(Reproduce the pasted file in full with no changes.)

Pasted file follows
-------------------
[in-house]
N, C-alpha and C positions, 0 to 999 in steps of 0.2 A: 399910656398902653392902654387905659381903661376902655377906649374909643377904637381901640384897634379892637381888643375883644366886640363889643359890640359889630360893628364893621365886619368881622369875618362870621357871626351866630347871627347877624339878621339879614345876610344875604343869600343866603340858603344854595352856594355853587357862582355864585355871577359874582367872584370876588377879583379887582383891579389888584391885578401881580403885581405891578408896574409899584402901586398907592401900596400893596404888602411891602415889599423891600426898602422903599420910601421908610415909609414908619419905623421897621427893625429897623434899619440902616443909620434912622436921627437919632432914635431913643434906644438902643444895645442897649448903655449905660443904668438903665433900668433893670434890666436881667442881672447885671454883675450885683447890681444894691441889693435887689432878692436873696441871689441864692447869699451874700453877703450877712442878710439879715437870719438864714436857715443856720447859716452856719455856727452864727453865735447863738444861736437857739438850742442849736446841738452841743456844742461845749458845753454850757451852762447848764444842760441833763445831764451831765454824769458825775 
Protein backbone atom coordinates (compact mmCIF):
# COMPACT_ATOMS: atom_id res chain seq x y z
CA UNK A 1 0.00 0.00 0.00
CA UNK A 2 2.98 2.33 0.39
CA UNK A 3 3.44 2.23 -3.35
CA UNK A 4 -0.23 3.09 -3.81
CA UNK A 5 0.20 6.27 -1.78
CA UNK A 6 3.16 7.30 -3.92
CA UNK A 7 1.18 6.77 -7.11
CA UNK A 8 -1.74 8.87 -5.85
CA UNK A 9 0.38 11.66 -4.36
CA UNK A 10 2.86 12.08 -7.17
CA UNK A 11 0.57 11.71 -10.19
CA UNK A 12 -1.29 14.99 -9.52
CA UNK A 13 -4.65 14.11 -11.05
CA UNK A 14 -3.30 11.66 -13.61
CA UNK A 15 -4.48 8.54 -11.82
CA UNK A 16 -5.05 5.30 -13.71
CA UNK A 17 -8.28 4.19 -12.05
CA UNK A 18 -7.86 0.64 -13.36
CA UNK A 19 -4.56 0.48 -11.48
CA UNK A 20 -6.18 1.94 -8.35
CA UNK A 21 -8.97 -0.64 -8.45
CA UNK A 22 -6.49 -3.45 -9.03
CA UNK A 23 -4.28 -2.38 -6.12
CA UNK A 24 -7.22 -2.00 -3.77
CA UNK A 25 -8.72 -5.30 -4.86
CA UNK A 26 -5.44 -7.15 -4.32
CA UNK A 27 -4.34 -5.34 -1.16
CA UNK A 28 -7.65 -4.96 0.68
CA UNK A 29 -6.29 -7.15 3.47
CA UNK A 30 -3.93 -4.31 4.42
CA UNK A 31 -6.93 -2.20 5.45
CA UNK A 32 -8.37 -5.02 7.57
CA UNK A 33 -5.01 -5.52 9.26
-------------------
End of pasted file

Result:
[in-house]
N, C-alpha and C positions, 0 to 999 in steps of 0.2 A: 399910656398902653392902654387905659381903661376902655377906649374909643377904637381901640384897634379892637381888643375883644366886640363889643359890640359889630360893628364893621365886619368881622369875618362870621357871626351866630347871627347877624339878621339879614345876610344875604343869600343866603340858603344854595352856594355853587357862582355864585355871577359874582367872584370876588377879583379887582383891579389888584391885578401881580403885581405891578408896574409899584402901586398907592401900596400893596404888602411891602415889599423891600426898602422903599420910601421908610415909609414908619419905623421897621427893625429897623434899619440902616443909620434912622436921627437919632432914635431913643434906644438902643444895645442897649448903655449905660443904668438903665433900668433893670434890666436881667442881672447885671454883675450885683447890681444894691441889693435887689432878692436873696441871689441864692447869699451874700453877703450877712442878710439879715437870719438864714436857715443856720447859716452856719455856727452864727453865735447863738444861736437857739438850742442849736446841738452841743456844742461845749458845753454850757451852762447848764444842760441833763445831764451831765454824769458825775 
Protein backbone atom coordinates (compact mmCIF):
# COMPACT_ATOMS: atom_id res chain seq x y z
CA UNK A 1 0.00 0.00 0.00
CA UNK A 2 2.98 2.33 0.39
CA UNK A 3 3.44 2.23 -3.35
CA UNK A 4 -0.23 3.09 -3.81
CA UNK A 5 0.20 6.27 -1.78
CA UNK A 6 3.16 7.30 -3.92
CA UNK A 7 1.18 6.77 -7.11
CA UNK A 8 -1.74 8.87 -5.85
CA UNK A 9 0.38 11.66 -4.36
CA UNK A 10 2.86 12.08 -7.17
CA UNK A 11 0.57 11.71 -10.19
CA UNK A 12 -1.29 14.99 -9.52
CA UNK A 13 -4.65 14.11 -11.05
CA UNK A 14 -3.30 11.66 -13.61
CA UNK A 15 -4.48 8.54 -11.82
CA UNK A 16 -5.05 5.30 -13.71
CA UNK A 17 -8.28 4.19 -12.05
CA UNK A 18 -7.86 0.64 -13.36
CA UNK A 19 -4.56 0.48 -11.48
CA UNK A 20 -6.18 1.94 -8.35
CA UNK A 21 -8.97 -0.64 -8.45
CA UNK A 22 -6.49 -3.45 -9.03
CA UNK A 23 -4.28 -2.38 -6.12
CA UNK A 24 -7.22 -2.00 -3.77
CA UNK A 25 -8.72 -5.30 -4.86
CA UNK A 26 -5.44 -7.15 -4.32
CA UNK A 27 -4.34 -5.34 -1.16
CA UNK A 28 -7.65 -4.96 0.68
CA UNK A 29 -6.29 -7.15 3.47
CA UNK A 30 -3.93 -4.31 4.42
CA UNK A 31 -6.93 -2.20 5.45
CA UNK A 32 -8.37 -5.02 7.57
CA UNK A 33 -5.01 -5.52 9.26